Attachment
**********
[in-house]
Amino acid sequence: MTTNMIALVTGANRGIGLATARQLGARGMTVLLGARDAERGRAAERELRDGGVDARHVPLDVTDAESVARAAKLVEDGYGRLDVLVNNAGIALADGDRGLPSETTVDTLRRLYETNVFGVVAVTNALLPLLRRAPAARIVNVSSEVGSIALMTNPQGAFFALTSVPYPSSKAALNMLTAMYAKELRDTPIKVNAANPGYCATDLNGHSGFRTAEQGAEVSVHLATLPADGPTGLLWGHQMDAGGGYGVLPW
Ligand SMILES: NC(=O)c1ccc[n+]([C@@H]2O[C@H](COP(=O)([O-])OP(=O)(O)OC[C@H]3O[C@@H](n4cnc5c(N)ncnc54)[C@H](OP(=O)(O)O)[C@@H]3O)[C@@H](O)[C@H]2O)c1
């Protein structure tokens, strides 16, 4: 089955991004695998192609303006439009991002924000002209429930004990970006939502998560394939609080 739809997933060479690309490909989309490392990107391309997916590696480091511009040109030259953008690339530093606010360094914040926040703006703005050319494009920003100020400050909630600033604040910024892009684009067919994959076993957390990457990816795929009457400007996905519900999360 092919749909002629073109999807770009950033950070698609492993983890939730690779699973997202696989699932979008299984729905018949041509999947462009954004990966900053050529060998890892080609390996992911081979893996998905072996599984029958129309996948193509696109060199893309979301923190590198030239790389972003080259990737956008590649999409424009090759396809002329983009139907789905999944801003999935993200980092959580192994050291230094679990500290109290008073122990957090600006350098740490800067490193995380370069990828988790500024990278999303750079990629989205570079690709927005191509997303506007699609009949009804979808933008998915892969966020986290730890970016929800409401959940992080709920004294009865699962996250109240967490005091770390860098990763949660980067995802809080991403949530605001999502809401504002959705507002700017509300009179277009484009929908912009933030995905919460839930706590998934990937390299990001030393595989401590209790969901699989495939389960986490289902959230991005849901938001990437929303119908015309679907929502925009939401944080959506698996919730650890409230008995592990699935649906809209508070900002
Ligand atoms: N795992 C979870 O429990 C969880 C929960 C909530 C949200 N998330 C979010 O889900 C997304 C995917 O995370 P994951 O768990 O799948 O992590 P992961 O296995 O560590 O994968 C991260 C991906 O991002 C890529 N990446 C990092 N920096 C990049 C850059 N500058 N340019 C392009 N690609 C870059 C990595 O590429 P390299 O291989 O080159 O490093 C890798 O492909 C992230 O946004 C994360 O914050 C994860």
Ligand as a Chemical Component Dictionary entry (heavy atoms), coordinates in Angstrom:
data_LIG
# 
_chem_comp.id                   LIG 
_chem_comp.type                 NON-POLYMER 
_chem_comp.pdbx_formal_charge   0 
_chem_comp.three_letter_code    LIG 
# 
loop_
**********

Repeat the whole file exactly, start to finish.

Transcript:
[in-house]
Amino acid sequence: MTTNMIALVTGANRGIGLATARQLGARGMTVLLGARDAERGRAAERELRDGGVDARHVPLDVTDAESVARAAKLVEDGYGRLDVLVNNAGIALADGDRGLPSETTVDTLRRLYETNVFGVVAVTNALLPLLRRAPAARIVNVSSEVGSIALMTNPQGAFFALTSVPYPSSKAALNMLTAMYAKELRDTPIKVNAANPGYCATDLNGHSGFRTAEQGAEVSVHLATLPADGPTGLLWGHQMDAGGGYGVLPW
Ligand SMILES: NC(=O)c1ccc[n+]([C@@H]2O[C@H](COP(=O)([O-])OP(=O)(O)OC[C@H]3O[C@@H](n4cnc5c(N)ncnc54)[C@H](OP(=O)(O)O)[C@@H]3O)[C@@H](O)[C@H]2O)c1
């Protein structure tokens, strides 16, 4: 089955991004695998192609303006439009991002924000002209429930004990970006939502998560394939609080 739809997933060479690309490909989309490392990107391309997916590696480091511009040109030259953008690339530093606010360094914040926040703006703005050319494009920003100020400050909630600033604040910024892009684009067919994959076993957390990457990816795929009457400007996905519900999360 092919749909002629073109999807770009950033950070698609492993983890939730690779699973997202696989699932979008299984729905018949041509999947462009954004990966900053050529060998890892080609390996992911081979893996998905072996599984029958129309996948193509696109060199893309979301923190590198030239790389972003080259990737956008590649999409424009090759396809002329983009139907789905999944801003999935993200980092959580192994050291230094679990500290109290008073122990957090600006350098740490800067490193995380370069990828988790500024990278999303750079990629989205570079690709927005191509997303506007699609009949009804979808933008998915892969966020986290730890970016929800409401959940992080709920004294009865699962996250109240967490005091770390860098990763949660980067995802809080991403949530605001999502809401504002959705507002700017509300009179277009484009929908912009933030995905919460839930706590998934990937390299990001030393595989401590209790969901699989495939389960986490289902959230991005849901938001990437929303119908015309679907929502925009939401944080959506698996919730650890409230008995592990699935649906809209508070900002
Ligand atoms: N795992 C979870 O429990 C969880 C929960 C909530 C949200 N998330 C979010 O889900 C997304 C995917 O995370 P994951 O768990 O799948 O992590 P992961 O296995 O560590 O994968 C991260 C991906 O991002 C890529 N990446 C990092 N920096 C990049 C850059 N500058 N340019 C392009 N690609 C870059 C990595 O590429 P390299 O291989 O080159 O490093 C890798 O492909 C992230 O946004 C994360 O914050 C994860």
Ligand as a Chemical Component Dictionary entry (heavy atoms), coordinates in Angstrom:
data_LIG
# 
_chem_comp.id                   LIG 
_chem_comp.type                 NON-POLYMER 
_chem_comp.pdbx_formal_charge   0 
_chem_comp.three_letter_code    LIG 
# 
loop_